Employee engagement is a topic that many executives and corporate learning and development (L&D) leaders have been thinking about for a long while. The discussion has ramped up over the last three years as we navigate the COVID-19 pandemic — a situation unlike anything we’ve seen in our lifetimes. Employee engagement is an important factor in business success, because, as research shows, when employees are more engaged with their work, they are more likely to perform better.

As employee engagement continues to grow as a popular conversation in enabling better performance, the ideas haven’t become clearer, but instead distorted like the sounds that come from a blown-out speaker. In other words, while we talk about employee engagement, we fail to adequately define it. To test my point, I asked the artificial intelligence (AI) tool ChatGPT, to tell me what employee engagement is.

Here is part of what it told me:

At its core, employee engagement is about creating an environment in which employees feel valued, respected and supported. This involves providing meaningful work, opportunities for growth and development and a positive workplace culture. When employees feel like they are part of a team that is working towards a common goal, they are more likely to be engaged and committed to their work.

Not surprisingly, that is pretty much what I’ve read and heard from clients. Unfortunately, at best, it’s only half right. If we believe this definition as is, we won’t successfully drive employee engagement.  This definition perceives employee engagement backwards. Engagement isn’t something we “do” — it’s something that each individual employee chooses to partake in. Learning leaders must understand how to define engagement to increase it and improve performance as a result.

Engagement Is a Choice

The last sentence of the ChatGPT paragraph gets us closer to the idea of choice with the italicized words: When employees feel like they are part of a team that is working toward a common goal, they are more likely to be engaged and committed to their work. It can increase the likelihood of engagement, but it doesn’t guarantee they will be more engaged. If we want engaged employees (and wanting that is a very wise thing), we must stop thinking about it being something we do to them and remember that it is a choice people make.

Most people want to be committed, want to make a difference and want to be a part of something bigger than themselves. In a Gartner study, employees cited having a sense of purpose and feeling connected to their work as very important. In other words, employees want to feel engaged. The Great Resignation and “quiet quieting” happened, in large part, because people weren’t feeling connected to their work. So, we must shift the statement to: “How can we help people choose to be engaged?”

Why Do People Choose?

During the height of the pandemic, as lockdowns persisted and remote work soared, many leaders began to worry about engagement and how this could affect the business. Creating a culture of engagement can be harder in a hybrid or remote work model, and it can be even harder to encourage connection among employees. In-office benefits like game rooms and snacks also wouldn’t apply to dispersed teams, so leaders had to become more direct with their engagement strategies.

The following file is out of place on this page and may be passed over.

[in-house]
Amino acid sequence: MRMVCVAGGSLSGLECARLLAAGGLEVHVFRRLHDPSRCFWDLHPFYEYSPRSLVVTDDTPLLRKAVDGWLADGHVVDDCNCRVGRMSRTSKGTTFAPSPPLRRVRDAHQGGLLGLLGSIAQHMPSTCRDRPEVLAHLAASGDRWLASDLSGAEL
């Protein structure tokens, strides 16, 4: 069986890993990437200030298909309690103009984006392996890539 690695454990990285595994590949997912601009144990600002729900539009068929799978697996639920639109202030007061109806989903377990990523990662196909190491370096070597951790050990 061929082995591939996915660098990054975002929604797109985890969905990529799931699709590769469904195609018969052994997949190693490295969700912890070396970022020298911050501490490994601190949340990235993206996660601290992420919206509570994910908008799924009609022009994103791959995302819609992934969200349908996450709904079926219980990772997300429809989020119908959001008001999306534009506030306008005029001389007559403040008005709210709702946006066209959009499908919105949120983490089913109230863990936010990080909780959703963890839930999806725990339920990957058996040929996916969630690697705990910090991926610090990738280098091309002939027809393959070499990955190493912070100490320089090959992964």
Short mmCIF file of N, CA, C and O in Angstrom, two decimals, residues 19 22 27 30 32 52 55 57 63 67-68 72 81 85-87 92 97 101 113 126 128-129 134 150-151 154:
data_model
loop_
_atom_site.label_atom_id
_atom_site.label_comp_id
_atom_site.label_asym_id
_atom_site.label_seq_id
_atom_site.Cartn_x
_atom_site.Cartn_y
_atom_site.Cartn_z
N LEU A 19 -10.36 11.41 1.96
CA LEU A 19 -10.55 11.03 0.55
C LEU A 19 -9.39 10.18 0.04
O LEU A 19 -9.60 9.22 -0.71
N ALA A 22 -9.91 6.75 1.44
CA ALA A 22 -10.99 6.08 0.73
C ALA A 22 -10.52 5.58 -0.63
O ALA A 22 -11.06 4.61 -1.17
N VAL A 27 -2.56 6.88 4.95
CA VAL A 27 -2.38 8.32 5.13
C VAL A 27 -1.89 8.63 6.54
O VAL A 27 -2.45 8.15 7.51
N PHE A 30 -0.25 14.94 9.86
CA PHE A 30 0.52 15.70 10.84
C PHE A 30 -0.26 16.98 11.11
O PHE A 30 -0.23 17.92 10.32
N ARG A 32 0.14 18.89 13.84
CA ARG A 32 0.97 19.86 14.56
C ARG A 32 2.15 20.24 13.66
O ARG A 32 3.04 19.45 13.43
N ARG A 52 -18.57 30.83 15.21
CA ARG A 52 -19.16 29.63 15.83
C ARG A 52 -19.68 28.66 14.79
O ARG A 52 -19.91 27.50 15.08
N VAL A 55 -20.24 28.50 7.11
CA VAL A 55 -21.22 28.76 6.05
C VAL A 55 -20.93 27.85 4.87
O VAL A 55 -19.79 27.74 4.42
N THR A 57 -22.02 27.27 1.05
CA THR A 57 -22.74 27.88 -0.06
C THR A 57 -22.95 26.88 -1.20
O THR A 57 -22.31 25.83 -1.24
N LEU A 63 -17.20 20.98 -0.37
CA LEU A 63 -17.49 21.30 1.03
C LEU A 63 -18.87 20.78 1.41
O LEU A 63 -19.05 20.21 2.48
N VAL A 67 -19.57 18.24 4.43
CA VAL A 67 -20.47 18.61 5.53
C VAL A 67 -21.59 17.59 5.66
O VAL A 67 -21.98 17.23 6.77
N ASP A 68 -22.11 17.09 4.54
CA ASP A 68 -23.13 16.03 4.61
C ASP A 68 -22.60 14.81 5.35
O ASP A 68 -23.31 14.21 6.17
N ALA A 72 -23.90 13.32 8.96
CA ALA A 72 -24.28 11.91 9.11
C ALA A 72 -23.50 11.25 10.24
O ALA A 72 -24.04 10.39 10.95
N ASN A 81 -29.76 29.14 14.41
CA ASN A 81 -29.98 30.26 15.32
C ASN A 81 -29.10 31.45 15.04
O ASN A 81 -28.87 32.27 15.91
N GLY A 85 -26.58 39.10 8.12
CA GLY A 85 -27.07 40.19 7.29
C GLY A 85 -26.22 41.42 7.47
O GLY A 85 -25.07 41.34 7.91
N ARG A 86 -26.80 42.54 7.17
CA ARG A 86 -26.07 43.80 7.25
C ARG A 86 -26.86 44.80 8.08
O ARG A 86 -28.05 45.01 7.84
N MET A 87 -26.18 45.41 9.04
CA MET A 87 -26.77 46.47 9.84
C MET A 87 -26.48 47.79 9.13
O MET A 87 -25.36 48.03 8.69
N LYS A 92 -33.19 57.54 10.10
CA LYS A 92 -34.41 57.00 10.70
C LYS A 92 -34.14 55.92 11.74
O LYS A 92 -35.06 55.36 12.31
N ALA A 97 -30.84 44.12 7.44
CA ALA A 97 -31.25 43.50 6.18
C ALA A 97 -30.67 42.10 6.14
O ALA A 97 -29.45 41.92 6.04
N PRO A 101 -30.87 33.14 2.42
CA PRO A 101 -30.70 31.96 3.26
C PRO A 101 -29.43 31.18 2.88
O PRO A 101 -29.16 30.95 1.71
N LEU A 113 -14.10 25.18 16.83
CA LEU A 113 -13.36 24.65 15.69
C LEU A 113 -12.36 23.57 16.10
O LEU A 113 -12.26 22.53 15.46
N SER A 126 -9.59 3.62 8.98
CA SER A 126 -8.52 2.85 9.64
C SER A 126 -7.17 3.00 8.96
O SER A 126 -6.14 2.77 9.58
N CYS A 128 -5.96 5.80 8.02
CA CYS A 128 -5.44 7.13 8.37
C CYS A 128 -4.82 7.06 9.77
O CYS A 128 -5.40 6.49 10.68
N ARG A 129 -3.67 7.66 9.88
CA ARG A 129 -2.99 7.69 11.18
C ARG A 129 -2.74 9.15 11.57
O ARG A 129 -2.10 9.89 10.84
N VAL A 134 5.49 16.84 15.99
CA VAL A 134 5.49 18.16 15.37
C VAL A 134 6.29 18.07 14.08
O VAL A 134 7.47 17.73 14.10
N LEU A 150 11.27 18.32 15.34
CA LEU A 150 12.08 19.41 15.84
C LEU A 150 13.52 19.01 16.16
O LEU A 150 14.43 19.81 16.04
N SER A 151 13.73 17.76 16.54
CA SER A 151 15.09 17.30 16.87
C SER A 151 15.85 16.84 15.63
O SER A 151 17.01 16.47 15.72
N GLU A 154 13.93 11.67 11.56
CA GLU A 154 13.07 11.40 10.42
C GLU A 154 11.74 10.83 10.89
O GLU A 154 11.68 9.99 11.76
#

To engage hybrid/remote employees, employers have leveraged L&D opportunities to connect employees with their sense of purpose, like upskilling and reskilling, coaching and feedback and setting clear goals.

When people make the choice to be engaged with their company — to be committed to their work and the team they are a part of — they’re more likely to:

  • Enjoy their work and see their contributions as valuable to the business.
  • Have stronger relationships and build better connections with their team.
  • Have a greater sense of purpose in the organization.
  • Produce better business outcomes and perform at their best.

In other words, when our people choose to be engaged, good things can happen to the business: increased employee retention, a better competitive edge and creative innovation.

Now What?

As L&D leaders we have a responsibility and an opportunity to help our organizations rethink what engagement really is. More than that, we have the tools to facilitate the shift of focus on how to help people choose to be engaged. An important first step is establishing accountability to your leadership team.

Look at your leadership development programs: Does it include (and does it prioritize and amplify) the skills that help people choose engagement, including:

  • Understanding what engagement is — and how they can help people make that choice.
  • Helping people discover and find meaning in their work.
  • Building relationships with team members and across the team.
  • Connecting the dots between company vision and purpose and the ability of individuals to contribute to it.
  • Removing barriers between departments and work groups so people have a line of sight to how their work makes a difference.

For your team members, look at the messaging and skills in both onboarding and continuous learning opportunities. Do they support, reinforce and facilitate:

  • The value and personal benefits of engaging.
  • How to choose to engage.
  • How to be accountable and proactive in their work.
  • How to be a better teammate (and not just an individual contributor).

The importance of shifting the focus to helping employees choose to be engaged is also educating your employees on how to make that choice. You must also hold employees accountable by training them on how to connect and engage with the company. Once you help your organization make this shift in mindset, you can adjust and refine your tools, resources and processes to support the valuable choice your people can make to be engaged.